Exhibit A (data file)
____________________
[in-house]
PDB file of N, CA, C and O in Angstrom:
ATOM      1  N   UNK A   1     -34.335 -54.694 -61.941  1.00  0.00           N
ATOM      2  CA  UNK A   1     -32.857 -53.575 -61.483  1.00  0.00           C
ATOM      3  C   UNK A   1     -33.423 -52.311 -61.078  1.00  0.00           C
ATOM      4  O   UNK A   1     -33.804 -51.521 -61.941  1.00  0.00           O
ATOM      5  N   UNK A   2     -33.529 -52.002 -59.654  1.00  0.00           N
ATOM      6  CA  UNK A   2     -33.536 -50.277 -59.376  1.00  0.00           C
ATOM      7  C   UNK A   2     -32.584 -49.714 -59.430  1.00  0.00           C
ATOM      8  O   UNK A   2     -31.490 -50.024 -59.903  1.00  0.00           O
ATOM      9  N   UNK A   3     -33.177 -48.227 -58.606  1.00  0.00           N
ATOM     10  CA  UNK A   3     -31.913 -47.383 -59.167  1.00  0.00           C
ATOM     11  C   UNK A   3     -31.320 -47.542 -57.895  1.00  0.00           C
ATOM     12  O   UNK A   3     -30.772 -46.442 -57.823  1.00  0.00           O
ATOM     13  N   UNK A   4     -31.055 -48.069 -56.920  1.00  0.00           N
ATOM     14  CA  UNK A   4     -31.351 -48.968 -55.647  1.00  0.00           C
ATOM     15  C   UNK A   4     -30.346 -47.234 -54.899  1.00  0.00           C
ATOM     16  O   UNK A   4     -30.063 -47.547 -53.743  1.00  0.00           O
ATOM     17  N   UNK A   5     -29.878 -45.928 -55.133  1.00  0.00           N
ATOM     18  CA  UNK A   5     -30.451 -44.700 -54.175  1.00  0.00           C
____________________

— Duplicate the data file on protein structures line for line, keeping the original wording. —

[in-house]
PDB file of N, CA, C and O in Angstrom:
ATOM      1  N   UNK A   1     -34.335 -54.694 -61.941  1.00  0.00           N
ATOM      2  CA  UNK A   1     -32.857 -53.575 -61.483  1.00  0.00           C
ATOM      3  C   UNK A   1     -33.423 -52.311 -61.078  1.00  0.00           C
ATOM      4  O   UNK A   1     -33.804 -51.521 -61.941  1.00  0.00           O
ATOM      5  N   UNK A   2     -33.529 -52.002 -59.654  1.00  0.00           N
ATOM      6  CA  UNK A   2     -33.536 -50.277 -59.376  1.00  0.00           C
ATOM      7  C   UNK A   2     -32.584 -49.714 -59.430  1.00  0.00           C
ATOM      8  O   UNK A   2     -31.490 -50.024 -59.903  1.00  0.00           O
ATOM      9  N   UNK A   3     -33.177 -48.227 -58.606  1.00  0.00           N
ATOM     10  CA  UNK A   3     -31.913 -47.383 -59.167  1.00  0.00           C
ATOM     11  C   UNK A   3     -31.320 -47.542 -57.895  1.00  0.00           C
ATOM     12  O   UNK A   3     -30.772 -46.442 -57.823  1.00  0.00           O
ATOM     13  N   UNK A   4     -31.055 -48.069 -56.920  1.00  0.00           N
ATOM     14  CA  UNK A   4     -31.351 -48.968 -55.647  1.00  0.00           C
ATOM     15  C   UNK A   4     -30.346 -47.234 -54.899  1.00  0.00           C
ATOM     16  O   UNK A   4     -30.063 -47.547 -53.743  1.00  0.00           O
ATOM     17  N   UNK A   5     -29.878 -45.928 -55.133  1.00  0.00           N
ATOM     18  CA  UNK A   5     -30.451 -44.700 -54.175  1.00  0.00           C